Instructor Darin Smith
McCann School of Business and Technology
Have you ever wondered what a hernia is? A hernia is where a part of an organ in any condition where it starts to protrudes through a weak point in the muscular wall of the abdominal cavity. A hernia can be noticeable if there is tightening of the abdominal muscles, which then would cause pain. Also, lifting heavy objects and having to strain while having a bowel movement can cause worsen a hernia. A good way to explain what a hernia is to compare it to a tire. Inside the tire there is a tube which would be considered our intestines and the tire wall would be our abdominal wall. If there is a weakness in the tire wall it allows a bulge to develop allowing the inner tube to protrude, eventually leading to a failure in the tire, this is very similar to how a hernia occurs. There are many different types of hernias, but the most common types are; umbilical, inguinal, femoral, incisional, and hiatal. The most common hernia is typically harmless and it is mostly found in newborns, women that had many children or women that are obese, it is an umbilical (belly button) hernia, in which a small part of the intestine protrudes through the abdominal lining around the navel. Inguinal (inner groin) hernias occurs mostly in men, mainly because there is a natural weakness in the groin area. An inguinal hernia can be caused from the intestine or the bladder which protrudes through the abdominal wall or down into the groin area. A femoral hernia occurs in the upper thigh, the intestine enters the canal carrying the femoral artery to the thigh. After abdominal surgery an incisional hernia is most likely to occur due to inactivity, the intestine pushes through the abdominal wall where the previous surgery occurred. But with Hiatal hernias they are a little bit different than all of the other hernias. And this is because them being feebleness and are opening within the diaphragm area where muscle splits or divide the abdominal cavity from the thoracic cavity. Hiatal hernias will cause acid to reflux from the stomach and go into the opening of the esophagus, which will lead to extreme heartburn, chest pain, and sometime cause deterioration of the esophagus.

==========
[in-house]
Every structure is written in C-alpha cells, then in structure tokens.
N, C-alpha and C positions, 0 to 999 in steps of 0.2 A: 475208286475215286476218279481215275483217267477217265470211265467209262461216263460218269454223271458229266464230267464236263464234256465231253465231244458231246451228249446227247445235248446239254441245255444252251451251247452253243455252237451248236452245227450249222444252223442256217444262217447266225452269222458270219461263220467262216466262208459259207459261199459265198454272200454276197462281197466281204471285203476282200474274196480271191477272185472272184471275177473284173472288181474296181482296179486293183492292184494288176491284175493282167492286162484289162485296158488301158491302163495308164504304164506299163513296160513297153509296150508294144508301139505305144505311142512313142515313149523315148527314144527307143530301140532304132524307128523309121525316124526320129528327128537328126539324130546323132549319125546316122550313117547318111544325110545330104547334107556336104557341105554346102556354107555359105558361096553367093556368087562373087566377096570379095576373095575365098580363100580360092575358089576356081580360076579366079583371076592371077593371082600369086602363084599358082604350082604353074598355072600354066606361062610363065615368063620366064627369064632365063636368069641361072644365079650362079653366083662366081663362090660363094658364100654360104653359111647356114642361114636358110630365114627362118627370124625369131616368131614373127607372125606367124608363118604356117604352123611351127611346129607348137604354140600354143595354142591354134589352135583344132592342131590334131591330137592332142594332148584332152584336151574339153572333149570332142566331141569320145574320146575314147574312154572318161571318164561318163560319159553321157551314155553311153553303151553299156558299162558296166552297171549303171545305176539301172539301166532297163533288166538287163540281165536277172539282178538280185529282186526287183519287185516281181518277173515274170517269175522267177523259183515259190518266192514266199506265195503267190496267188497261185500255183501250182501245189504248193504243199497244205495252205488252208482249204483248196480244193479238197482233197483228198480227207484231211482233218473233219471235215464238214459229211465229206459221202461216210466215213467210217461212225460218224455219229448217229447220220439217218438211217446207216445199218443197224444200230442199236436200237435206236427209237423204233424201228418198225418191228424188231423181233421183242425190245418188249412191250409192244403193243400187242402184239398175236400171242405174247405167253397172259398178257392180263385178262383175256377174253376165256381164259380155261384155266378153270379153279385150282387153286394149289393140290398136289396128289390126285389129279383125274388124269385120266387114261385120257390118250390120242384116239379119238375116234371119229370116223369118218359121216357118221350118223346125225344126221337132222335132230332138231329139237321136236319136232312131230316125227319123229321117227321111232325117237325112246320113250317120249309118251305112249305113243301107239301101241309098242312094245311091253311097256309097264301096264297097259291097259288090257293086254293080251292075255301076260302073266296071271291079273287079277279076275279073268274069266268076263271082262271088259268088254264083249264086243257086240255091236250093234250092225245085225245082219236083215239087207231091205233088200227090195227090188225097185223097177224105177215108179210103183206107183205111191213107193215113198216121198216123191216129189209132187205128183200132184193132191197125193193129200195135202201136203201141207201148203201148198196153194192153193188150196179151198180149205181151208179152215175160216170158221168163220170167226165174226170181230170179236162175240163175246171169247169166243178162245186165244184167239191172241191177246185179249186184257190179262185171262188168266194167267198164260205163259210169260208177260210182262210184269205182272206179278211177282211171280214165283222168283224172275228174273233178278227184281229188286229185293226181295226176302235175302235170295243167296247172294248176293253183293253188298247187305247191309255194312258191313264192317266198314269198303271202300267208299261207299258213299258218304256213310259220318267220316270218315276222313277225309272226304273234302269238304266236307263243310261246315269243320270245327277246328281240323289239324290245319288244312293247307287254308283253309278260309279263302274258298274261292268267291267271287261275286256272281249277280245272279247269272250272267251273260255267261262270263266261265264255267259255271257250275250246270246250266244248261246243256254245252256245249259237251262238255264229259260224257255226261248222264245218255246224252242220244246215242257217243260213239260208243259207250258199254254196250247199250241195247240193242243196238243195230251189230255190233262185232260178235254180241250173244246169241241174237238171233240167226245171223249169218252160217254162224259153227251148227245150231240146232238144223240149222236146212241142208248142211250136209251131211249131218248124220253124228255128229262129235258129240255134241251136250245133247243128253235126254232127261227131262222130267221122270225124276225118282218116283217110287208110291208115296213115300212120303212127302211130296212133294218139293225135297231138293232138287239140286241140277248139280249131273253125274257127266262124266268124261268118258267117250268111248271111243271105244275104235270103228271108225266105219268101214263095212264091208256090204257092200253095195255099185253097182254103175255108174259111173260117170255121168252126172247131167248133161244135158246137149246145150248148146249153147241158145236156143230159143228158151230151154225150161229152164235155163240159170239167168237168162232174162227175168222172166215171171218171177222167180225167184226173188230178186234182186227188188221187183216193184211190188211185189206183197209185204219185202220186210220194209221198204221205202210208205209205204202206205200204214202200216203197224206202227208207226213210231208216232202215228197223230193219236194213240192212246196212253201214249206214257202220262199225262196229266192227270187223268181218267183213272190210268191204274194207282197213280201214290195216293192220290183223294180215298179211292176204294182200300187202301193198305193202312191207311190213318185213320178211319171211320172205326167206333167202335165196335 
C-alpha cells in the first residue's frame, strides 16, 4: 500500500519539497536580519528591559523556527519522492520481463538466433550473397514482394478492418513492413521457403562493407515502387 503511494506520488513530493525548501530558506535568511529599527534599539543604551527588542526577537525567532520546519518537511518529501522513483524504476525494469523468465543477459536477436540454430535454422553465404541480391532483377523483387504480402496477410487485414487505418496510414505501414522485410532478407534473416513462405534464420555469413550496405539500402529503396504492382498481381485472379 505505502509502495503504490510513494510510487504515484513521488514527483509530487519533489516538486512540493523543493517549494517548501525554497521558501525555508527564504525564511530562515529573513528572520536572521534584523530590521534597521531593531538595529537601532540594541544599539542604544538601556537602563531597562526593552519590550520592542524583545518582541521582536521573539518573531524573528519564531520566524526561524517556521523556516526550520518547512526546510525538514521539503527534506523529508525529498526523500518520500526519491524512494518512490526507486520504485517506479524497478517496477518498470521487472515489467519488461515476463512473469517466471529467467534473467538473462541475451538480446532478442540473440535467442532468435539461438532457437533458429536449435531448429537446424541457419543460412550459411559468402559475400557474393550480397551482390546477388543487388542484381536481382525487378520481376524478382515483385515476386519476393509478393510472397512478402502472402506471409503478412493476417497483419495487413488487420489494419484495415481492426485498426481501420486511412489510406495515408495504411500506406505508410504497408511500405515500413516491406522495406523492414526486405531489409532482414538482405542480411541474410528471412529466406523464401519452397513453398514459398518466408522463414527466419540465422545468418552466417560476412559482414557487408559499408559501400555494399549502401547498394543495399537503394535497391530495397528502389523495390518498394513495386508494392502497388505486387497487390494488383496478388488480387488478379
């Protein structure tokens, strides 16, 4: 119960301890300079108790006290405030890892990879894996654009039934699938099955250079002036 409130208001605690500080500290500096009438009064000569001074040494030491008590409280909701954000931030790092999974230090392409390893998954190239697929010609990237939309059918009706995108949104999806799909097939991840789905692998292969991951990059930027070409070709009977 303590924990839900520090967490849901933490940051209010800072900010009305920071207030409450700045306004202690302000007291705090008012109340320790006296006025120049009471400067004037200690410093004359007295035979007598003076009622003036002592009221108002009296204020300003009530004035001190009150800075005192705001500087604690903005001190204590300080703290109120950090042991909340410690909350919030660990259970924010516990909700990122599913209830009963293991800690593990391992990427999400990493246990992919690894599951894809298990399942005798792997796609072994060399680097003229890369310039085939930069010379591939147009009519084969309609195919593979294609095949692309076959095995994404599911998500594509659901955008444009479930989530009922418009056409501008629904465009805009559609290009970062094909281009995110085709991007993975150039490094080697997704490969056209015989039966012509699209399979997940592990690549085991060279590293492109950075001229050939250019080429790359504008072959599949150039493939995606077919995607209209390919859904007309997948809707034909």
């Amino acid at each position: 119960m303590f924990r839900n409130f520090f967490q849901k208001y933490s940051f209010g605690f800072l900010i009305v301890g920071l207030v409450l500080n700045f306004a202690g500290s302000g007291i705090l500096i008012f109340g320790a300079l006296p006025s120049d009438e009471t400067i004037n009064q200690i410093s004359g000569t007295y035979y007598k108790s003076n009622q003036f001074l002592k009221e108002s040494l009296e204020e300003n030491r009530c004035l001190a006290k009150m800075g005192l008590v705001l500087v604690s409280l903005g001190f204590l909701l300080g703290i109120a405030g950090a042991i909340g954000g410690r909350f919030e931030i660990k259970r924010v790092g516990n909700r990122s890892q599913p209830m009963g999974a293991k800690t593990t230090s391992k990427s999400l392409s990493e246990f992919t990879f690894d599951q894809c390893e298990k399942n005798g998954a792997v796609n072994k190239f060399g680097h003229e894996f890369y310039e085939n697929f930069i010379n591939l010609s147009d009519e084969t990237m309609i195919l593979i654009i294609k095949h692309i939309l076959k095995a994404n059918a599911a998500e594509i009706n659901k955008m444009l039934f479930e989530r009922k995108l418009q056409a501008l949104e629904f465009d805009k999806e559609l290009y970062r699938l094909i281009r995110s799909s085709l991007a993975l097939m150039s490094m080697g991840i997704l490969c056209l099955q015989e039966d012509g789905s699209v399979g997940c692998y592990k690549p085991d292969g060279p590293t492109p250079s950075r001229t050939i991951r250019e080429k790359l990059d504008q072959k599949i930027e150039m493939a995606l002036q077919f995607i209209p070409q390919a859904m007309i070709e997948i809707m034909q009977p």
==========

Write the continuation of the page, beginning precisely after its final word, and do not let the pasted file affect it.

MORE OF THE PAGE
In most cases if the person has a hernia and cannot be pushed in or fixed on its own a doctor will suggest to the patient to have surgery to fix or correct the problem. If the patient chooses to have the surgery, it can be performed as an open procedure or MIS (minimally invasive surgery). Doctors prefer to perform a laparoscopic surgery for hernias, so yes they are the most common when it comes to hernia repairs. For umbilical hernias most children grow out of a hernia by the ages three to four. If the hernia has not fixed itself, surgery would be required. For this procedure to be performed the patient will first arrive to the hospital and will be checked into pre-op, after the patient is in pre-op they will be seen by the surgeon and anesthesiologist then taken to the operating room. At this time the patient will receive a general anesthetic and be put to sleep. The surgery begins with the surgeon making an incision below the belly button which is usually no longer than an inch to two inches. Once the incision is made, the surgeon will then try to manipulate the abdominal lining that is coming through the muscle. Once the surgeon has access of the protrusion known as the hernia sac the surgeon will return it to its proper position. If the weakness in muscle is minor it would just be sutured and closed. The suture that would be used would be 0-prolene which would remain permanently, this is done so the hernia is stopped from returning in the future. If the muscle had a larger diameter then a half dollar in the opening the surgeon will then opt to use a mesh graft 3x6 or 6x6 depending on the opening of the muscle. If a sutures was used to repair a hernia of such size it will